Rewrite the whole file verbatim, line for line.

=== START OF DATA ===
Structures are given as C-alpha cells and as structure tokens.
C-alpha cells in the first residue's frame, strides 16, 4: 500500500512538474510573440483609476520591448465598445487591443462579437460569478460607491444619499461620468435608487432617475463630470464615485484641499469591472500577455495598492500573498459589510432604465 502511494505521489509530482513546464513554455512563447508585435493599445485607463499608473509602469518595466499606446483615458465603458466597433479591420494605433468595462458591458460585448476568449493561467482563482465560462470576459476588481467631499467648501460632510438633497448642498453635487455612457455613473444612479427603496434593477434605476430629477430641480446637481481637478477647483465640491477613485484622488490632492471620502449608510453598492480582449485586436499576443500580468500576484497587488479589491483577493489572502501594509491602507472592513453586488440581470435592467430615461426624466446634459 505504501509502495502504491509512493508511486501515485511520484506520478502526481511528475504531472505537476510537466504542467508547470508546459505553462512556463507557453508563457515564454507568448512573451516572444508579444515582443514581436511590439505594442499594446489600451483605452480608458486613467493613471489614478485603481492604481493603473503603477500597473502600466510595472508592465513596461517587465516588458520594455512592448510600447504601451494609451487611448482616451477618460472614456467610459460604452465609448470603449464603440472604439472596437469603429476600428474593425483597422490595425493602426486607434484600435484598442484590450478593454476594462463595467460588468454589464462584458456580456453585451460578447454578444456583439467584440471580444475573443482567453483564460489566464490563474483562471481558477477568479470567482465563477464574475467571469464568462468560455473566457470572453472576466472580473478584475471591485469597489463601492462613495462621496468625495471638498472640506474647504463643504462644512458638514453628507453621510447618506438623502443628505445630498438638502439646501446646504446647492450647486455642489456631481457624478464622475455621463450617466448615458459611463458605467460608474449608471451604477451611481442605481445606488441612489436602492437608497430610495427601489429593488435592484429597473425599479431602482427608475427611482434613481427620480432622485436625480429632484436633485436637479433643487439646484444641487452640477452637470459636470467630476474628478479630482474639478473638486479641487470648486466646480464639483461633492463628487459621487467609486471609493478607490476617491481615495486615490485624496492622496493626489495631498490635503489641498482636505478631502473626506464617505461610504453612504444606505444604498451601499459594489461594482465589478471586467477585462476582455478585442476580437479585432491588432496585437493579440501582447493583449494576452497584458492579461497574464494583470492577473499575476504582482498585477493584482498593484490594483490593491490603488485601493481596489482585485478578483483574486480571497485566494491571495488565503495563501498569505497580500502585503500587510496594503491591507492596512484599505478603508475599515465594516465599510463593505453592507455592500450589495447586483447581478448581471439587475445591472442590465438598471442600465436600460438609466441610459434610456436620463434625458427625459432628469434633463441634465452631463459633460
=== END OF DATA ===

Structures are given as C-alpha cells and as structure tokens.
C-alpha cells in the first residue's frame, strides 16, 4: 500500500512538474510573440483609476520591448465598445487591443462579437460569478460607491444619499461620468435608487432617475463630470464615485484641499469591472500577455495598492500573498459589510432604465 502511494505521489509530482513546464513554455512563447508585435493599445485607463499608473509602469518595466499606446483615458465603458466597433479591420494605433468595462458591458460585448476568449493561467482563482465560462470576459476588481467631499467648501460632510438633497448642498453635487455612457455613473444612479427603496434593477434605476430629477430641480446637481481637478477647483465640491477613485484622488490632492471620502449608510453598492480582449485586436499576443500580468500576484497587488479589491483577493489572502501594509491602507472592513453586488440581470435592467430615461426624466446634459 505504501509502495502504491509512493508511486501515485511520484506520478502526481511528475504531472505537476510537466504542467508547470508546459505553462512556463507557453508563457515564454507568448512573451516572444508579444515582443514581436511590439505594442499594446489600451483605452480608458486613467493613471489614478485603481492604481493603473503603477500597473502600466510595472508592465513596461517587465516588458520594455512592448510600447504601451494609451487611448482616451477618460472614456467610459460604452465609448470603449464603440472604439472596437469603429476600428474593425483597422490595425493602426486607434484600435484598442484590450478593454476594462463595467460588468454589464462584458456580456453585451460578447454578444456583439467584440471580444475573443482567453483564460489566464490563474483562471481558477477568479470567482465563477464574475467571469464568462468560455473566457470572453472576466472580473478584475471591485469597489463601492462613495462621496468625495471638498472640506474647504463643504462644512458638514453628507453621510447618506438623502443628505445630498438638502439646501446646504446647492450647486455642489456631481457624478464622475455621463450617466448615458459611463458605467460608474449608471451604477451611481442605481445606488441612489436602492437608497430610495427601489429593488435592484429597473425599479431602482427608475427611482434613481427620480432622485436625480429632484436633485436637479433643487439646484444641487452640477452637470459636470467630476474628478479630482474639478473638486479641487470648486466646480464639483461633492463628487459621487467609486471609493478607490476617491481615495486615490485624496492622496493626489495631498490635503489641498482636505478631502473626506464617505461610504453612504444606505444604498451601499459594489461594482465589478471586467477585462476582455478585442476580437479585432491588432496585437493579440501582447493583449494576452497584458492579461497574464494583470492577473499575476504582482498585477493584482498593484490594483490593491490603488485601493481596489482585485478578483483574486480571497485566494491571495488565503495563501498569505497580500502585503500587510496594503491591507492596512484599505478603508475599515465594516465599510463593505453592507455592500450589495447586483447581478448581471439587475445591472442590465438598471442600465436600460438609466441610459434610456436620463434625458427625459432628469434633463441634465452631463459633460